Monthly Archives: April 2013


Last night (Thursday 25th April) was the private view of IGMT’s new artist in residence exhibition, Stream, which is now open to the public and running from 26th April to 31st May 2013. International artist, Luce Choules, was worked with museum staff, volunteers and local families to produce a series of maps that allow the user to feel their way through the industrial landscape in the Severn Gorge. As part of the exhibition Luce has included a number of photographs that were taken by our very own archaeology volunteers (IAVG) whilst they were completing fieldwork in and around the Bedlam Furnace Transcept. The exhibition is free to visit, open daily between 10am and 5pm and can be found in the Footprint Gallery, Fusion at Jackfield Tile Museum. More information can be found at

Ditherington Flax Mill and Maltings

Yesterday I was lucky enough to visit the community excavation at Ditherington Flax Mill in Shrewsbury. Organised by the Friends of the Flaxmill-Maltings and Oxford Archaeology North, the excavation of some outbuildings including a stable and wash house started on the 16th May. So far they’ve had interest from 50 volunteers from the local area, including some of our Ironbridge Archaeology Volunteer Group members, and have also had pupils from local schools taking part in the dig. It’s a fantastic site with some really interesting archaeology so I would recommend going to have a look around during their open weekend on the 11th and 12th May. I will also be there to talk to anyone interested in volunteering at Ironbridge and will be happy to talk to any younger archaeology enthusiasts interesting in joining our Young Archaeologists Club later in the summer. If you’re interesting in finding out more about the excavations at Ditherington go to the friends website at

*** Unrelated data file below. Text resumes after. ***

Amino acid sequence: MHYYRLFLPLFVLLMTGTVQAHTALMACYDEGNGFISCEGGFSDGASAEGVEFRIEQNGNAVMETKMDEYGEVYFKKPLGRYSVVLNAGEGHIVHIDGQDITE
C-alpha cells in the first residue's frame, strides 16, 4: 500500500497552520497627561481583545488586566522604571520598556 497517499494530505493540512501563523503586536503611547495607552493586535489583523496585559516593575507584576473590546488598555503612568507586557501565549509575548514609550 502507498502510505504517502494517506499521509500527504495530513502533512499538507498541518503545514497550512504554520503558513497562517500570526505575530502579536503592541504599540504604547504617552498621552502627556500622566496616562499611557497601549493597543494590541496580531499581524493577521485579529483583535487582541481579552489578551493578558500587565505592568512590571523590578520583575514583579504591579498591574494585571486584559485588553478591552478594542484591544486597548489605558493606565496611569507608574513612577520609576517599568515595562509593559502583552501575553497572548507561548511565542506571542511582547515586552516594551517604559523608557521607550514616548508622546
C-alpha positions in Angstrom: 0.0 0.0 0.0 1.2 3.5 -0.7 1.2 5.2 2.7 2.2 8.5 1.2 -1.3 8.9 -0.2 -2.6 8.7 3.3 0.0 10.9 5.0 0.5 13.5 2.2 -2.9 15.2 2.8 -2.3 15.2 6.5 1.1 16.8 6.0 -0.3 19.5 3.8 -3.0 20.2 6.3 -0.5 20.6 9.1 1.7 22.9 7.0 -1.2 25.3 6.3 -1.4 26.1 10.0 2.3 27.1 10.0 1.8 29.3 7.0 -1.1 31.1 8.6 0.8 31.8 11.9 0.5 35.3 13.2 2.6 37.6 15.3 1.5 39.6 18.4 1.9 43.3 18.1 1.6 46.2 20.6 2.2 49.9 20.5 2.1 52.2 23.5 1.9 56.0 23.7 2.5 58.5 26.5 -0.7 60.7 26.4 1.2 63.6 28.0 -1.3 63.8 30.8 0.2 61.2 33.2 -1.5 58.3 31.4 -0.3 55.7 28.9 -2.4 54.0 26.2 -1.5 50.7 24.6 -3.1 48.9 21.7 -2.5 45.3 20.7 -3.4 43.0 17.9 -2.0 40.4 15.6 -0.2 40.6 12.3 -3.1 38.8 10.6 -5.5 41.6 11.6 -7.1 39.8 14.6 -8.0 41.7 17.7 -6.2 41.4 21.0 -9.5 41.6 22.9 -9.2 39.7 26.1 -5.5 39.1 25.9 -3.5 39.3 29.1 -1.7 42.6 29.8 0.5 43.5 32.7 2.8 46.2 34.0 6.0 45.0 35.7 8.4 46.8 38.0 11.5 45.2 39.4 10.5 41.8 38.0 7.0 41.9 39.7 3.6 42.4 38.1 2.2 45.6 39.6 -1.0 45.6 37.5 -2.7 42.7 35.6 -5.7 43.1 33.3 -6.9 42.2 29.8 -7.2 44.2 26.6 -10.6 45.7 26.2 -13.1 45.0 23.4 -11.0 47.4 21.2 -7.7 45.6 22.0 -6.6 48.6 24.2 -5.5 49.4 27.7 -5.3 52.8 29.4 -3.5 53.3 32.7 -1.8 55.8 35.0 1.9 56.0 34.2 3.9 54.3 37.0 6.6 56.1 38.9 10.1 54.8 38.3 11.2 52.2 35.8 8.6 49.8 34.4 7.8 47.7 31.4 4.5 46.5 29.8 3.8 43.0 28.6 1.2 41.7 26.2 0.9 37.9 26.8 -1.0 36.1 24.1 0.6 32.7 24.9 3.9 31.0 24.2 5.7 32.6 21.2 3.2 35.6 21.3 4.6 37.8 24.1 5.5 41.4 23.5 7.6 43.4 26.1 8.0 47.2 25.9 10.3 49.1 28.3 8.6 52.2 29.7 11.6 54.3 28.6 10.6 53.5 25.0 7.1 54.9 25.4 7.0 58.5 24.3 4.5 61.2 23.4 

New Beginnings

I’ve recently started the CBA funded Community Archaeology Training Placement at the Ironbridge Gorge Museum Trust, and so far so good. Ironbridge is the birthplace of Industry, where in the early eighteenth century Abraham Darby I first worked out how to use coke to smelt iron allowing the mass production of cast iron to begin. As a result this area is jam-packed with industrial archaeology of all types from iron working, coal mining and even tile, brick and pottery manufacturing at sites such as Coalport and Jackfield. Its a really exciting place to work, and I hope that with the events and projects planning to go ahead over the coming year, it will be a great chance for people to become involved with archaeology in this area. There will be educational workshops, survey opportunities and hopefully a chance to do some excavation as well. In addition to that there are a number of projects planned which will involve the help and support of the Ironbridge Archaeology Volunteer Group as well. So stay tuned to see what we get up to and if you’re interested in becoming a volunteer please do not hesitate to get in touch.